Yes, the Tesla Model 3 is out,
introduced — with his usual aplomb and casual disdain for East Coast time
differences — in California by Elon Musk himself. If you love Models S and X, you’ll
love the 3. (Collect ‘em all and you’ll have the full S3X set.)
The salient details: zero to 60 in less than 6 seconds (even in the base car), at least 215 miles on a charge.
Supercharging capability and Autopilot, again in every car. The $35,000 price
is something like wish fulfillment. You’d have to find a stripped car and get
the full $7,500 federal income tax credit. That’s a tall order, considering the
car isn’t going to be on sale until late next year, and Tesla may be close to reaching its limit on federal credits by then. (Wired does a good job of
explaining how the credits work.) But a $42,500 Model 3 is still going to
sell well, and there are state rebates that will ease the sting.
The Tesla Model 3 boasts a single pane of glass from windshield to back window. (Photo: Automotive Rhythms/flickr)
So many people were watching the
unveil video that it was very glitchy from where I sat. Musk called it “the
final step in the master plan,” and “happening because of you,” meaning the
loyal Tesla fans in the audience who were cheering everything he said. I liked what Edmunds.com analyst Jessica Caldwell had to say:
has to be a first for the automotive industry: lines of people waiting to place
an order for a car that won’t be available for over a year. This is the type of
buzz that you see with Star Wars movies or new iPhones or even cronuts. And
it’s not just in Silicon Valley or LA; this is a phenomenon we’re seeing across
the country. If there’s ever been any evidence that Tesla is primed to make the
leap to mainstream car buyers, this is it. To be a full-fledged car company
Tesla needs build volume and it needs to do it sooner rather than later. We may
look back at today as a truly landmark moment for Tesla.
Musk assured his awed audience that
he has the capacity at the plant in Fremont to produce the Model 3 in high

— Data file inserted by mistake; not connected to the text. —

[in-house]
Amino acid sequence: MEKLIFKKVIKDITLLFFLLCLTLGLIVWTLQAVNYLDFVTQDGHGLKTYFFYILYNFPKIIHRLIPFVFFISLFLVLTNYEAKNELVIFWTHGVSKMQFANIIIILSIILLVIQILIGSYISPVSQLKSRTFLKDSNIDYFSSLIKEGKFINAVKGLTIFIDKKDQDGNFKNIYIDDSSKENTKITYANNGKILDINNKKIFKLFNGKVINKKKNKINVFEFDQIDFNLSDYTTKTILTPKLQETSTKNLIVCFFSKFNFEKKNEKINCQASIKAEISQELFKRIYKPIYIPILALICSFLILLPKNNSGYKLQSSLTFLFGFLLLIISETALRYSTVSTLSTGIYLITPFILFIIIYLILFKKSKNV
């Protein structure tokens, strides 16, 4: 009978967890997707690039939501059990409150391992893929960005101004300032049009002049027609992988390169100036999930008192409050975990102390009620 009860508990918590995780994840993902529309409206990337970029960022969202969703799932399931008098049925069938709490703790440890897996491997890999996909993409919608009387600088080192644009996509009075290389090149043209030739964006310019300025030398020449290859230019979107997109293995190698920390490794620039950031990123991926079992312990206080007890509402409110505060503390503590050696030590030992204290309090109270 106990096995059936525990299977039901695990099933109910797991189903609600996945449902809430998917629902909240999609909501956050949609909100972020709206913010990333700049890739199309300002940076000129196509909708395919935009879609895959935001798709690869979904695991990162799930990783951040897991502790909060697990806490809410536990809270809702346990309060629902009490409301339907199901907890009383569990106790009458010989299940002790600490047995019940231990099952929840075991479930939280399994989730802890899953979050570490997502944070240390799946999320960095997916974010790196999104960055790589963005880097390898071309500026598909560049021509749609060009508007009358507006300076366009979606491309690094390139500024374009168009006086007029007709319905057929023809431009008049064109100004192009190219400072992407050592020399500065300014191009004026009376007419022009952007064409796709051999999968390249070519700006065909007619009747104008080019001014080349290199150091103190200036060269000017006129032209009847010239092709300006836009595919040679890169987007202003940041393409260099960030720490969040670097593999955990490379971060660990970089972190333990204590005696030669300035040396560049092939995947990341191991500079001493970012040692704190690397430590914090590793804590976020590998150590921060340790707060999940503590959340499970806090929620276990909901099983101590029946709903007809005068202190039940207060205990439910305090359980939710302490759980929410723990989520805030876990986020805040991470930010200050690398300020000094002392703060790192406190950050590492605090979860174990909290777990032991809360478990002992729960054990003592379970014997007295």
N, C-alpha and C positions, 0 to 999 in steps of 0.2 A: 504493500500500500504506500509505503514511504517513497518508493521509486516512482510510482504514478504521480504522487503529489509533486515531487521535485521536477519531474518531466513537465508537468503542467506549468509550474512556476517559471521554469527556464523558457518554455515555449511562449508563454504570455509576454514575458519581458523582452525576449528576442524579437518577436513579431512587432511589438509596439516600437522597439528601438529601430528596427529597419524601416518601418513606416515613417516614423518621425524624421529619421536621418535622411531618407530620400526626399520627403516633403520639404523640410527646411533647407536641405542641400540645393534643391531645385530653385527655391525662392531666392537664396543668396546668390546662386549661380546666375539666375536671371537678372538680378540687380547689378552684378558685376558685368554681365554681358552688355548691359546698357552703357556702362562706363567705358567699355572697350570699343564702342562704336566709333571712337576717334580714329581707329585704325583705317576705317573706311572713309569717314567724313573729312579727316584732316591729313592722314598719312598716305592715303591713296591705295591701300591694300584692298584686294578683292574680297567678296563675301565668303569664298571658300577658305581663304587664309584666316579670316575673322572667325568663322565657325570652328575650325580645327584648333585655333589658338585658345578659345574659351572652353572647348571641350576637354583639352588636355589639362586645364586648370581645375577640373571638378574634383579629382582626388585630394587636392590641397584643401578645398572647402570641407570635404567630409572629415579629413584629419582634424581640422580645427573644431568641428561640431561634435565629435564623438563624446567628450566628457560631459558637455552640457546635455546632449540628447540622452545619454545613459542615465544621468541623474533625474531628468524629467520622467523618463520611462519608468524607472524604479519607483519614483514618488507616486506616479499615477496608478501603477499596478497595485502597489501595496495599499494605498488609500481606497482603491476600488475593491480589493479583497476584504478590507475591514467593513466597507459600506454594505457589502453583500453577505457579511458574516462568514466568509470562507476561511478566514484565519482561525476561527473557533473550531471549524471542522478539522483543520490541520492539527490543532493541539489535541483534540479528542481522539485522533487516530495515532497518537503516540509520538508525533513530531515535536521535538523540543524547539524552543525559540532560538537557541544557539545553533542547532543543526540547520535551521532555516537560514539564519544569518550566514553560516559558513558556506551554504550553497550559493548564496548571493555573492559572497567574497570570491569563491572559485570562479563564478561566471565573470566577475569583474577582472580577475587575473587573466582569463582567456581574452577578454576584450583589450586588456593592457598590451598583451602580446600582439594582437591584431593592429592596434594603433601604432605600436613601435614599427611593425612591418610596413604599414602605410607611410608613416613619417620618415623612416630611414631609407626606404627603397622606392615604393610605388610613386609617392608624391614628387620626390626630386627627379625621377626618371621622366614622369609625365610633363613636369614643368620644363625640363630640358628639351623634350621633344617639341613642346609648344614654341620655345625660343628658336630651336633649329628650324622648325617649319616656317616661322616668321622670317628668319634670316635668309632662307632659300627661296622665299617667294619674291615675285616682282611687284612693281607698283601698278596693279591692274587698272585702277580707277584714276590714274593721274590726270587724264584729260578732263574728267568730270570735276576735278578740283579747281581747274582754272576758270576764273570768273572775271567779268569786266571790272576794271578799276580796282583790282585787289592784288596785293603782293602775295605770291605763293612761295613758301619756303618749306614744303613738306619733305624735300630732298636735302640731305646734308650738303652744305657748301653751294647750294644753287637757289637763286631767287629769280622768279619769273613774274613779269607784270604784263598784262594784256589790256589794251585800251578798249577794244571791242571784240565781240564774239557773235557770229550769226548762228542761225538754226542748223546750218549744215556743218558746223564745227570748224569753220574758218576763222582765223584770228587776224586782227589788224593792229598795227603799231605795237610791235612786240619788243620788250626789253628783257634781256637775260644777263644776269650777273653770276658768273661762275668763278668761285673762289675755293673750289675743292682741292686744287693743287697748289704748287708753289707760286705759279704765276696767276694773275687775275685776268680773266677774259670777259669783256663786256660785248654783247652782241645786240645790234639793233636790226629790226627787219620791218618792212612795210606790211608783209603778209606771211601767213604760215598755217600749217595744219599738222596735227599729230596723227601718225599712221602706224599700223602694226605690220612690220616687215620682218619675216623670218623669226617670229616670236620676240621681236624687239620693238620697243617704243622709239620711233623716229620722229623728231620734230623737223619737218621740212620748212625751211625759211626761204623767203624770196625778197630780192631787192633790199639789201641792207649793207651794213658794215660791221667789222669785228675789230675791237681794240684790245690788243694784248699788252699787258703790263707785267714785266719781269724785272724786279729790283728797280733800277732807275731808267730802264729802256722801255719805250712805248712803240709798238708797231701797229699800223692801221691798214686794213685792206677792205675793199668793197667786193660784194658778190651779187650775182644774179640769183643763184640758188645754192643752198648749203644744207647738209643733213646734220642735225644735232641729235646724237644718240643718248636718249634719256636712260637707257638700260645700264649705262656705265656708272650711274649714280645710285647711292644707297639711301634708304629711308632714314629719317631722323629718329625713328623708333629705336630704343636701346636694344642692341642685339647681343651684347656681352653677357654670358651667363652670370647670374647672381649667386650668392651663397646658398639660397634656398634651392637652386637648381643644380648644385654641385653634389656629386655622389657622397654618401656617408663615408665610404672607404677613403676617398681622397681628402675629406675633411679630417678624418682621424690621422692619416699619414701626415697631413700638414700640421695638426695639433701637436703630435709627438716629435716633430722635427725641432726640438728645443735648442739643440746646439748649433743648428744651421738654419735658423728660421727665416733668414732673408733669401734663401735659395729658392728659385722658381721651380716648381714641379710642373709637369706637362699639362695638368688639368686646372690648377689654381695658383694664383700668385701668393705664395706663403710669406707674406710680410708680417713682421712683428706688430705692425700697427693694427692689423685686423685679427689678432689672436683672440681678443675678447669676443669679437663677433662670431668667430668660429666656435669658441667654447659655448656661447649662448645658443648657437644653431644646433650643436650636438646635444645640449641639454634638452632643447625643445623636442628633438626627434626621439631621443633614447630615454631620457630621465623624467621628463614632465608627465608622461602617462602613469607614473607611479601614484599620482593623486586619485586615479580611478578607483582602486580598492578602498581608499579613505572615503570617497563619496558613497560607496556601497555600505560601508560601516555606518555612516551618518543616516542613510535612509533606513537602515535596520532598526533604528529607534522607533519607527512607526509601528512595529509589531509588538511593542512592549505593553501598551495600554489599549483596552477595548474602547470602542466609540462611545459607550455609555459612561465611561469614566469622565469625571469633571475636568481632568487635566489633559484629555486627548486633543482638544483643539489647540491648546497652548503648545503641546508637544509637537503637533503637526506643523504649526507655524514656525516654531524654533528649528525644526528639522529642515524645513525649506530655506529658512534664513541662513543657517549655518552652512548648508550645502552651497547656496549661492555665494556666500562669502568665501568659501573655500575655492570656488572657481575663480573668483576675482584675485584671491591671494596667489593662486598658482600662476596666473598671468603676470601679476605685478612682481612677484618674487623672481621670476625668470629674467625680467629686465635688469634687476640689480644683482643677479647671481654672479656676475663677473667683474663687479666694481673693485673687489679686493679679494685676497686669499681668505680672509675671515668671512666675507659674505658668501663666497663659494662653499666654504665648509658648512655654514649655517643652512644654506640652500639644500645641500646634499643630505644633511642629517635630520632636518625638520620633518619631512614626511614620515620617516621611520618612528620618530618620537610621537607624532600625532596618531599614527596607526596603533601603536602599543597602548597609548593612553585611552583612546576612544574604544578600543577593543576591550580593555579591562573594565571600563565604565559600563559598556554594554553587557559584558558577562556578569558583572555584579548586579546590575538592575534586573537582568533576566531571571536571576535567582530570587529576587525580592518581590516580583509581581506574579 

volumes if demand warrants. And I think it will. Yes, the Chevrolet Bolt has
roughly the same specs, and will be out first, but adding a Tesla to the fleet
for Taurus money is going to be a mighty big draw.
Now to the car. Yes, it looks like a
shrunken Model S, strikingly similar to some of the Photoshop guesses that
appeared on the Internet. It has a cool single piece of glass from windshield
to back window — an extension of a Model S idea. The touchscreen is Model
S-inspired, too, though slightly smaller — and very freestanding in the
prototypes displayed in Hawthorne.
Journalists got short rides (not drives), and
they agree the Model 3 is a) spacious, considering its size; and b) fast — it’s a
Tesla, isn’t it? A seven-foot surfboard fits inside it, Musk said.
“So what do you think?” Musk asked
the faithful. “Do you like it?” The responding roar was pretty loud. I liked
it, too, with one caveat. The car is electric, which means no radiator and thus
no need for a “grille.” The S has the suggestion of one, but the E does not, and
after 100 years of internal combustion it just looks “wrong” to see that flat
expanse of painted metal up there. But I’m sure I’ll get used to it as the
Model 3 takes over the world. A mass-market Tesla in every garage! There are
already 115,000 orders!
Here’s the full 22-minute unveiling on video:
The Tesla Model 3 rolls out in California
The deal with the Tesla Model 3: 215 miles of range, zero to 60 under 6 seconds, $35,000 — but read the fine print.